My understanding is that raising tax thresholds, plus controlling inflation would create higher disposable incomes for the rural masses. They seem to be an important and growing engine of growth for China. I read somewhere there has been 200%+ growth household appliance sales over the last year?

    Ok starting from a very low base and level of income, such growth will take a long time to filter through, but its in the right direction, isn't it?
    Aug 1, 2011. 05:20 PM | 1 Like Like |Link to Comment
  • Sovereign Debt: Has Europe Finally Discovered Alchemy? [View article]
    "EFSF .. appears to be viewed as a piggy bank.."

    Italy pulled a bond auction today, I read that as factoring in the outside option of having the EFSF lend funds if rates are too expensive. Im sure others read the same thing into the move.

    Perhaps other reasons existed
    Jul 25, 2011. 04:14 PM | Likes Like |Link to Comment
  • Reflecting on Europe's New Initiative [View article]
    Perihperal spreads are up today.

    Spreads on Belgian debt are also up.

    Perhaps the most alarming: Italy declined to rollover debt today, perhaps in the anticipation that if spreads ride further it can appeal to the EFSF for funding. That is not a good sign.

    The run on ITalian banks is back on as well, as well as withdrawal of deposits from Greek banks.
    Jul 25, 2011. 03:15 PM | Likes Like |Link to Comment
  • The plan for private-sector participation in the Greek rescue would constitute a "restricted default," says Fitch, noting the proposed debt exchange implies a 20% net present value loss for banks and other holders of Greek government debt. Once new bonds are issued, Fitch will issue new ratings which will likely be below speculative grade.  [View news story]
    That is somewhat unexpected since no one is not paying bonds.

    Greece is in a position to meet its debt repayments for the next few years thanks to the first bailout.

    Talk about jumping the gun.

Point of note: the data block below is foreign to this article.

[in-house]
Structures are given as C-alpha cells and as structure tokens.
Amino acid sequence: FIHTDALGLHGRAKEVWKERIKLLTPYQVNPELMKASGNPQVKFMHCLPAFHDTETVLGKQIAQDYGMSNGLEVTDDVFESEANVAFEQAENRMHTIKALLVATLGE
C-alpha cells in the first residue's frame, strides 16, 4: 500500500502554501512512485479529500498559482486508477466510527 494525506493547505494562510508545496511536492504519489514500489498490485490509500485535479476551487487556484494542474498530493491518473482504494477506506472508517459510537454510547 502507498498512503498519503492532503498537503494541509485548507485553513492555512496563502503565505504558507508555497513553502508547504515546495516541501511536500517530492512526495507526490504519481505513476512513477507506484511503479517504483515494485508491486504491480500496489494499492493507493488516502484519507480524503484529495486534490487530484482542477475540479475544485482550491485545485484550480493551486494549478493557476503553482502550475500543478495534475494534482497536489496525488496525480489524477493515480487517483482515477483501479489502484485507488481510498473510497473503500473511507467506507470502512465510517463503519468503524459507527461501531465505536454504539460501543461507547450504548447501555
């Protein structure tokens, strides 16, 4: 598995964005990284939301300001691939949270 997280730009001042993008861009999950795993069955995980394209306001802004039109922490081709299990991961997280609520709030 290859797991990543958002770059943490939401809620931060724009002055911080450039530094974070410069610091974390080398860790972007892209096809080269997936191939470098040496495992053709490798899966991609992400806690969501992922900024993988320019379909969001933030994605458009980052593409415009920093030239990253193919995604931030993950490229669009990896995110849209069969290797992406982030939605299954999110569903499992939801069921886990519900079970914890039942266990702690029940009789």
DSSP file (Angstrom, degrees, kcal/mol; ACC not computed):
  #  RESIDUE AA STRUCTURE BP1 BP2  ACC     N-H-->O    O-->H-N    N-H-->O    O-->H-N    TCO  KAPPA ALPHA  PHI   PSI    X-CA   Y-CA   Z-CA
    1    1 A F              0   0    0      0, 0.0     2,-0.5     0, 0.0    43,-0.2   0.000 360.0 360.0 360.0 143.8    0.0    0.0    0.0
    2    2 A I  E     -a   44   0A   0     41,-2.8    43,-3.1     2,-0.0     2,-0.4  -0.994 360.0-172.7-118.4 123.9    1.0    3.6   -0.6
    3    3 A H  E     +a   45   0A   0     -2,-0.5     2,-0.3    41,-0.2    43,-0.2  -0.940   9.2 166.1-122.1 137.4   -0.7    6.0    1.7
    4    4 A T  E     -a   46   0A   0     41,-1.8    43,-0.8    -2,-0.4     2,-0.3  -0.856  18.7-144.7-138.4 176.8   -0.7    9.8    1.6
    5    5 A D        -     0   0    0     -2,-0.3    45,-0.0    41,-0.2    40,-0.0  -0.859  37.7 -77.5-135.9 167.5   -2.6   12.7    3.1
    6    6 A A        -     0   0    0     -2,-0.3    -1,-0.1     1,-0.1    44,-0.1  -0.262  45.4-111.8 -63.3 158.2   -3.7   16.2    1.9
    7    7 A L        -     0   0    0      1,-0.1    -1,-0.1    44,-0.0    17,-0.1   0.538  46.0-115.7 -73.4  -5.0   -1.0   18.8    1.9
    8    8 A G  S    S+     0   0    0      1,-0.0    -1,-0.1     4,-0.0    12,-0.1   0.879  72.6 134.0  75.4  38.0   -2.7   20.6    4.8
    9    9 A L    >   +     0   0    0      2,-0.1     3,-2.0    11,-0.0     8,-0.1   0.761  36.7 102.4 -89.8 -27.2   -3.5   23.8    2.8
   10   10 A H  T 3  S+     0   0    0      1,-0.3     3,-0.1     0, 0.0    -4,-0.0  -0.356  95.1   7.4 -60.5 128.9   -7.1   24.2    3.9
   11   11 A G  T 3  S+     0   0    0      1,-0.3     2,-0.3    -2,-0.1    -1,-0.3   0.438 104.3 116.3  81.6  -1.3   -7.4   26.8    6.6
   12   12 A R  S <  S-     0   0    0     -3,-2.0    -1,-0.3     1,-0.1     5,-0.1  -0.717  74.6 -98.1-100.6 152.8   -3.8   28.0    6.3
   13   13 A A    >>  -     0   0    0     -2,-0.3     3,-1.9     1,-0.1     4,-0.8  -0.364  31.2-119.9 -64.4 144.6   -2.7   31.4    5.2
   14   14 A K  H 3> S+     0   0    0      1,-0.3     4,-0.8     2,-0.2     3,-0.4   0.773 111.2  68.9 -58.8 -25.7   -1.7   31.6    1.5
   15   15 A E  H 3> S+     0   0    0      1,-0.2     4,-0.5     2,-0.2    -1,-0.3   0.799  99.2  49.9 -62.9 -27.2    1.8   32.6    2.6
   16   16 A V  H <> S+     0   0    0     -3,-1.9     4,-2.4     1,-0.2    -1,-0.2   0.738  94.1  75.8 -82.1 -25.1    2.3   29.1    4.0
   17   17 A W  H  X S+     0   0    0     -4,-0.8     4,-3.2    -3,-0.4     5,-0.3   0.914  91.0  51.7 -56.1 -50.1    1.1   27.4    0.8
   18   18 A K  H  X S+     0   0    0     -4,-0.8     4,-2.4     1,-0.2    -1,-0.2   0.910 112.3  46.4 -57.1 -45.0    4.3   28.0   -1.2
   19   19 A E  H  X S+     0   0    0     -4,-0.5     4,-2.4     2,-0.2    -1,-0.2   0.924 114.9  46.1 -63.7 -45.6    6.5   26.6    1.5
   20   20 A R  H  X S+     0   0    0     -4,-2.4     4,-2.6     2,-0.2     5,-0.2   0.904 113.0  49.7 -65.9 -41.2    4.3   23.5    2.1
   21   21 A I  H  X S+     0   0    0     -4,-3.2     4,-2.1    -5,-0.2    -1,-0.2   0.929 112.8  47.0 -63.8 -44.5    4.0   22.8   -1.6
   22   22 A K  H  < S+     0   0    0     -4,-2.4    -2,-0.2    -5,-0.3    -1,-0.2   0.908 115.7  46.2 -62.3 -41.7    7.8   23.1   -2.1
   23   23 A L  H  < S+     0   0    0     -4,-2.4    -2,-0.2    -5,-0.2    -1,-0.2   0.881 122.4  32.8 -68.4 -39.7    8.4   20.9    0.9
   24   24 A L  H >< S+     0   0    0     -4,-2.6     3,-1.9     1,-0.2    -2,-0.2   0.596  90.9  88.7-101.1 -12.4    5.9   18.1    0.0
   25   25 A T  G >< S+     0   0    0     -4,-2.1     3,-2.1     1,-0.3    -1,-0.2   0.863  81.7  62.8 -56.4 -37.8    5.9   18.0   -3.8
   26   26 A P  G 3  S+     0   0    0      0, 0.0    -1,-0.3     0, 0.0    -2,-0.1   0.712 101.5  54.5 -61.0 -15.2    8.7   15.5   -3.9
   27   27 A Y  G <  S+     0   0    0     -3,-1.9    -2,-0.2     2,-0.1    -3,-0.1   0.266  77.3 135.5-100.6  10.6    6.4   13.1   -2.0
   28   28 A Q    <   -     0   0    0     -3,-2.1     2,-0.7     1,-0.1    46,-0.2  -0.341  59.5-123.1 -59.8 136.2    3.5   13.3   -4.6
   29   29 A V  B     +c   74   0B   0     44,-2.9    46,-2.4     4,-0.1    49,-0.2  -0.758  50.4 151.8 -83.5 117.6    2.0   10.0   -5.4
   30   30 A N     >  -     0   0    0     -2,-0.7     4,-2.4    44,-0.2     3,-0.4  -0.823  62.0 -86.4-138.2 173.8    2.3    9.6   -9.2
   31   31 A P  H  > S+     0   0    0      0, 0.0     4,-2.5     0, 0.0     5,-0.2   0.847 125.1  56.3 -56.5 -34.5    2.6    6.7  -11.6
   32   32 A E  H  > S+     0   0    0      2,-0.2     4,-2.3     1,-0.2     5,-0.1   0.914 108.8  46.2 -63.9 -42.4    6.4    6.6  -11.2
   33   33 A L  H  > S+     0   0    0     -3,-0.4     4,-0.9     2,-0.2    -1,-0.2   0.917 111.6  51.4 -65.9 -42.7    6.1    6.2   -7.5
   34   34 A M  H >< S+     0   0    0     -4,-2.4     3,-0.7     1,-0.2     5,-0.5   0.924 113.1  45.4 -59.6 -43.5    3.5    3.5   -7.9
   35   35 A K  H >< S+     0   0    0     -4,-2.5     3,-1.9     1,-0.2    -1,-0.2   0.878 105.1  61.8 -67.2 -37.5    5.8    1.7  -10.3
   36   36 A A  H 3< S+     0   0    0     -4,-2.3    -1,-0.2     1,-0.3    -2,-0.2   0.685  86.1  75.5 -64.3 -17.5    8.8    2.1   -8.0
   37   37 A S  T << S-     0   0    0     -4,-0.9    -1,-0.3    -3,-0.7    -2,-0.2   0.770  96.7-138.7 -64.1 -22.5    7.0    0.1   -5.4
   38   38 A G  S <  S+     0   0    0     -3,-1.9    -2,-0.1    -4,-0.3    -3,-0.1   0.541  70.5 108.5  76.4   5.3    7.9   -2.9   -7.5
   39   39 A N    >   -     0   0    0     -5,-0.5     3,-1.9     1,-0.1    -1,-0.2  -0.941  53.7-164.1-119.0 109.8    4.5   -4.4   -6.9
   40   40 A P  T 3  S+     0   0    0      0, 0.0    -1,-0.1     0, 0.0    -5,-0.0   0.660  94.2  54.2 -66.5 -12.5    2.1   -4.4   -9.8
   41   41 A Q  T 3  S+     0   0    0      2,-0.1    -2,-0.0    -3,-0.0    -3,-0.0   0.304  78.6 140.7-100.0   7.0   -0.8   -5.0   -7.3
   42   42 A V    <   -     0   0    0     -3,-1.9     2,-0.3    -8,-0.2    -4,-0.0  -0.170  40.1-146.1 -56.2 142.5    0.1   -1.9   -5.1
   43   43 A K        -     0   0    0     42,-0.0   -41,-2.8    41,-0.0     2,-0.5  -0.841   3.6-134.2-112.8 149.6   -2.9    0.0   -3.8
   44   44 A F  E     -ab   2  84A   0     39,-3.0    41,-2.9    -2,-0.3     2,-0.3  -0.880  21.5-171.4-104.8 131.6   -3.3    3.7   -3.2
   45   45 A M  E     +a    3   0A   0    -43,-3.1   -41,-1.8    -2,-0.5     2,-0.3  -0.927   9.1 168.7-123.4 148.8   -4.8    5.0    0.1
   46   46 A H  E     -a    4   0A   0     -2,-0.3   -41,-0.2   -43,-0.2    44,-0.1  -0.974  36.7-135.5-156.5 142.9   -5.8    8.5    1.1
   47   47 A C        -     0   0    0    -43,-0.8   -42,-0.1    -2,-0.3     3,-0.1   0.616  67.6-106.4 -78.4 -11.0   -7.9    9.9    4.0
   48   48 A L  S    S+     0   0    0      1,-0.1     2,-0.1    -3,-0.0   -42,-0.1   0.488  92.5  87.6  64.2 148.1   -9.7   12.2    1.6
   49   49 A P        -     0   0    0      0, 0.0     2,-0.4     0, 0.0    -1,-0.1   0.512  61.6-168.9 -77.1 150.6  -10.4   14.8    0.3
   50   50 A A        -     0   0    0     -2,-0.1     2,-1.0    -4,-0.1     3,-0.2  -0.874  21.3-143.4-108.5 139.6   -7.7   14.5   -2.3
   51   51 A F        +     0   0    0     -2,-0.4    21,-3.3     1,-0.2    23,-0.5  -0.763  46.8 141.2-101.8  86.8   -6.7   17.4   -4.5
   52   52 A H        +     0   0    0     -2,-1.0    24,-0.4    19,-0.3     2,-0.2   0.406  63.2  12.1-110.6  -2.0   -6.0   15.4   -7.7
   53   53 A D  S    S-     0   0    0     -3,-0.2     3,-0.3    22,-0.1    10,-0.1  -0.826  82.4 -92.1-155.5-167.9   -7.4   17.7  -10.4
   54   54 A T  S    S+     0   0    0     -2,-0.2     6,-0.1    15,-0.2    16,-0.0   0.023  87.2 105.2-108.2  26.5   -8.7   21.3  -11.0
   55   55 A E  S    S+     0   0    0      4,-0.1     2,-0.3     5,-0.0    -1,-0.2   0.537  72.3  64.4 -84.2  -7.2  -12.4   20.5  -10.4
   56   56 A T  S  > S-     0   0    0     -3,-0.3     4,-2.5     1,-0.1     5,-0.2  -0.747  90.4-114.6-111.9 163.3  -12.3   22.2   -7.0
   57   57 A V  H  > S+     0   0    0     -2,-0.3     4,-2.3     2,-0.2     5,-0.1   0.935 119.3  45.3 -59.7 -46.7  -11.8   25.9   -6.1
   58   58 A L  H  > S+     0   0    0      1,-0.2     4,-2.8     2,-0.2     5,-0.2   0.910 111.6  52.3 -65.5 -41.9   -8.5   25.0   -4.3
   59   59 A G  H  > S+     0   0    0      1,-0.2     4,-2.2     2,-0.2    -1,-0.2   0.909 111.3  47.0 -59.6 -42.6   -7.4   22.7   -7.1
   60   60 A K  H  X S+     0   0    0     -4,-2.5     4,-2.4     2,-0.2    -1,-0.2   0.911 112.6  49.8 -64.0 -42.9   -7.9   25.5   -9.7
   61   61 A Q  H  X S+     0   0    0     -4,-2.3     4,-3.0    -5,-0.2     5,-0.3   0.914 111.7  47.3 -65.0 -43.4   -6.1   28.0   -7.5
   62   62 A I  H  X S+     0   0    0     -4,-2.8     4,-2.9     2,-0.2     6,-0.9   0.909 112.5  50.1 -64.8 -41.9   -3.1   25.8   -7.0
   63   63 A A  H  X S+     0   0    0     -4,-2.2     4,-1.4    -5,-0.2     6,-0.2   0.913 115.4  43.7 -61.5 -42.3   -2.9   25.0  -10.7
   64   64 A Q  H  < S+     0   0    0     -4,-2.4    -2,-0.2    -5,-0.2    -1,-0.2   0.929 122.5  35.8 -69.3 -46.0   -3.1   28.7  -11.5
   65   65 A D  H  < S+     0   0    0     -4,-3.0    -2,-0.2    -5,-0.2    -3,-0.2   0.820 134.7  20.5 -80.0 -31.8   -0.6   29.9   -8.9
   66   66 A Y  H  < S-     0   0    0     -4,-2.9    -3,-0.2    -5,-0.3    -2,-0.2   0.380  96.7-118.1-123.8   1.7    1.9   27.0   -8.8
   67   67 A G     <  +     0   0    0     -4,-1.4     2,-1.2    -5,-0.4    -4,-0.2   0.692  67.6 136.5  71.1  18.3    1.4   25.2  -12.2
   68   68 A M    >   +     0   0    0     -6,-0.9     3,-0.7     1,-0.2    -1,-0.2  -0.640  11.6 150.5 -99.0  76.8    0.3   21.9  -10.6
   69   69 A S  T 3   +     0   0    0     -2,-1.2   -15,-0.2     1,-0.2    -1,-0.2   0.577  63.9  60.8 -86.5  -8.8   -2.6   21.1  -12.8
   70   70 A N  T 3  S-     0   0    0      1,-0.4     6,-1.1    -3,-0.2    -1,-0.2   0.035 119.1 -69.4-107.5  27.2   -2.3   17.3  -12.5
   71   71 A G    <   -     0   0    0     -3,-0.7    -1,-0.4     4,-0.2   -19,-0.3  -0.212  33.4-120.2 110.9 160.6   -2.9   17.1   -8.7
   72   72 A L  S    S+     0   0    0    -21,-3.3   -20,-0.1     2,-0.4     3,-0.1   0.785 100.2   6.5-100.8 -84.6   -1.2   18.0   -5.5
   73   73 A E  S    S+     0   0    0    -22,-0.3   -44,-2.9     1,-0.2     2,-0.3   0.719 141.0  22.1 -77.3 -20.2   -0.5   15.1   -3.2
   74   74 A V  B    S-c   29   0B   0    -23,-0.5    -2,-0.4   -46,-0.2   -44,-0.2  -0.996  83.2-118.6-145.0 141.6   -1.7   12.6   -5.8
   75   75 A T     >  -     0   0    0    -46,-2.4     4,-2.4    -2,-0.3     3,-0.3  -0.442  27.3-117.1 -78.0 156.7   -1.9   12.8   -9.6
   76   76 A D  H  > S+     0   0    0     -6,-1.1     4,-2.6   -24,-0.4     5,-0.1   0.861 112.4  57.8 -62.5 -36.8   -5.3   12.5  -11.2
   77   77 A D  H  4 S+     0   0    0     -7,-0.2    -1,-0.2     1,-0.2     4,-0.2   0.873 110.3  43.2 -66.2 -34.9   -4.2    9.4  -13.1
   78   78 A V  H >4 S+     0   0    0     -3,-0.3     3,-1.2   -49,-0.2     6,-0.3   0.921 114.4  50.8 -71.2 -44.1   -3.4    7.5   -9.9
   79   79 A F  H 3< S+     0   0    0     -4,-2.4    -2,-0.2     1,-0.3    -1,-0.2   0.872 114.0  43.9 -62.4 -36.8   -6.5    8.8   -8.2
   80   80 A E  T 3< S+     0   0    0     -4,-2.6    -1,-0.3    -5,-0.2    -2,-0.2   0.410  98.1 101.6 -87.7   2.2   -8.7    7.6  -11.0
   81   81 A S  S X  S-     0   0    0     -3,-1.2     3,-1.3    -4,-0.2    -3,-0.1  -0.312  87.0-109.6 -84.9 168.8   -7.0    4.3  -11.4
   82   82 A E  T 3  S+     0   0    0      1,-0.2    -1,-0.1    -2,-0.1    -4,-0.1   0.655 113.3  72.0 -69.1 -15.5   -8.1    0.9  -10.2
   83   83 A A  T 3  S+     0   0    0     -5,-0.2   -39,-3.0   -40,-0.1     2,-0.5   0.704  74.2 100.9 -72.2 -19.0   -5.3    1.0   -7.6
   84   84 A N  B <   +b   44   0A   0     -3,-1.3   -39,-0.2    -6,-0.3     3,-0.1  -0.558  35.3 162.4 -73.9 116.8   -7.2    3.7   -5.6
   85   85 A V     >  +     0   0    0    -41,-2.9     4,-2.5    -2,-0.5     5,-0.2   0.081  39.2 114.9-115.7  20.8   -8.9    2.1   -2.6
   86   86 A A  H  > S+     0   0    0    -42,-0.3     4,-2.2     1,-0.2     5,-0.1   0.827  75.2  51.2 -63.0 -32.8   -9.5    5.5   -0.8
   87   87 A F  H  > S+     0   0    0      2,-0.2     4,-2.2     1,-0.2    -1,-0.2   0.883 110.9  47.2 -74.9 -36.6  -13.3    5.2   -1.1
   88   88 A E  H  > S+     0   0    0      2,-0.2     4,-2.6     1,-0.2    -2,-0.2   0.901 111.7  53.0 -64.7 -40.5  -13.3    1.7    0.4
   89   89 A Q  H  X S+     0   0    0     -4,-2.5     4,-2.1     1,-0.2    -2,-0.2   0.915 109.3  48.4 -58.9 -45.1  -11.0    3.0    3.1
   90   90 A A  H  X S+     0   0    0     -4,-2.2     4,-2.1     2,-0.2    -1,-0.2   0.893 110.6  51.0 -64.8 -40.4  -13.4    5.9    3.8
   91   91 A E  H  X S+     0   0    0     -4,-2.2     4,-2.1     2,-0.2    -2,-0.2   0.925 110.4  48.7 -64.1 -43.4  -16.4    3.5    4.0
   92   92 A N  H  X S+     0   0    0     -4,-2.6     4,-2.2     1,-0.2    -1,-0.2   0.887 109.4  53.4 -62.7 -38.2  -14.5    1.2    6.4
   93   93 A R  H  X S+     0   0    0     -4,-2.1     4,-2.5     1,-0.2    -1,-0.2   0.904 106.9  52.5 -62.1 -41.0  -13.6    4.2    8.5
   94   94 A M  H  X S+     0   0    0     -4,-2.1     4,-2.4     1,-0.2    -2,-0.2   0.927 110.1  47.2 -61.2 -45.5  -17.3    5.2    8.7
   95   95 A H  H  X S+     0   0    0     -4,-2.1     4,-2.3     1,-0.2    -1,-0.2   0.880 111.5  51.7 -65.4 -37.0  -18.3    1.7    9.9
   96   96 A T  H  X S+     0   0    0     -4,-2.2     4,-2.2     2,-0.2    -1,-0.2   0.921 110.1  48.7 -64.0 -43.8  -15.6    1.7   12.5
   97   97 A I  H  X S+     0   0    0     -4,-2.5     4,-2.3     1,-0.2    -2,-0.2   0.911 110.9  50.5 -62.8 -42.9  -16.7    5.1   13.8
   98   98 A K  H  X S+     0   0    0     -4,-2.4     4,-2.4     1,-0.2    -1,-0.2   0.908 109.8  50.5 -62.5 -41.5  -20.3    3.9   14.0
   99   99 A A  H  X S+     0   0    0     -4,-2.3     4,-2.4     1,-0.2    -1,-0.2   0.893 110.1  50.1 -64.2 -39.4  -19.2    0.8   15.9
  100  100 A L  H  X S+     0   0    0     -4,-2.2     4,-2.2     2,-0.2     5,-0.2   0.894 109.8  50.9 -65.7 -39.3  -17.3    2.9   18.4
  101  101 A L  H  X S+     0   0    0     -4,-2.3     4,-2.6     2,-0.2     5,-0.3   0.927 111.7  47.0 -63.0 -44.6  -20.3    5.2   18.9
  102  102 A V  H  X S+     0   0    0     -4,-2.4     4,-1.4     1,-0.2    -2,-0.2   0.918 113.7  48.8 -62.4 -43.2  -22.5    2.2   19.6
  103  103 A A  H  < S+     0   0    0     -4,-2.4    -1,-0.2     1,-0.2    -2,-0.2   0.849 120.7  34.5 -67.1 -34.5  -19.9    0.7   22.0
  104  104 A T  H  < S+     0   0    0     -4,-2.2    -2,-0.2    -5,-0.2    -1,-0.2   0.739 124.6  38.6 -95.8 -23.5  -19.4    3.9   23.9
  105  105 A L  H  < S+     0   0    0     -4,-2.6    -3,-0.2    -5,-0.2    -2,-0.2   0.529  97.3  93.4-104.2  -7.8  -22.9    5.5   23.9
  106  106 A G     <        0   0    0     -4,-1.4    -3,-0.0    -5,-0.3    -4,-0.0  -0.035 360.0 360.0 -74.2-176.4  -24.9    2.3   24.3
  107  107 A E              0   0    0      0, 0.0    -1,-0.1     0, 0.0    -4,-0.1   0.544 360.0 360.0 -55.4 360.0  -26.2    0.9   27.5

Jul 22, 2011. 11:42 AM | Likes Like |Link to Comment
  • Sovereign Debt: Has Europe Finally Discovered Alchemy? [View article]
    I think the biggest concern is the AAA rating.
    Jul 21, 2011. 11:00 PM | Likes Like |Link to Comment
  • Don't Underestimate EU Resolve [View article]
    I agree with you that lots of loose ends are there and I'm as skeptical about them - its far from a done deal.

    The so called 3.5% interest rate is if you look at the text an example rate, they actually say that EFSF funds cost 3.48% to raise hence they intend to lend at a low rate close to but above their balance of payments rate and that means currently at 3.5%. So with the future lending, if it rises above 3.48%, they will naturally raise the rate they lend at.

    At the same time, many things were not specified on purpose - e.g. leaving open the question of the size of fund with the possibility of raising it, mentioing collateral as you say - politicians like to keep their options open. Which is damaging to their credibility sometimes.

    My lingering concerns are
    1. the criteria for EFSF pre-emptive intervention which is to happen under "strict conditionality" - does that mean that ECB/EFSF will be given parameters to intervene continually or will strict conditionality be so strict that it never acts?

    2. EFSF has so many different objectives (Ireland, Portugal Greece bailouts; backstopping/recapital... some Italian/Spanish/Greek/... banks that failed or "nearly" failed the stress tests; Greek bond buy backs, plus unspecified plunge protection), that 440bn will run out pretty soon......

    But the positive is a key threshhold was passed today: the states realised this wasn't a Greek or PIIGs problem, its about EU survival; one for all and all for one vs a slow unravelling of the union itself.

    And I guess the implication of that is it requires closer fiscal union and better and more coordinated fiscal discipline.
    Jul 21, 2011. 10:14 PM | Likes Like |Link to Comment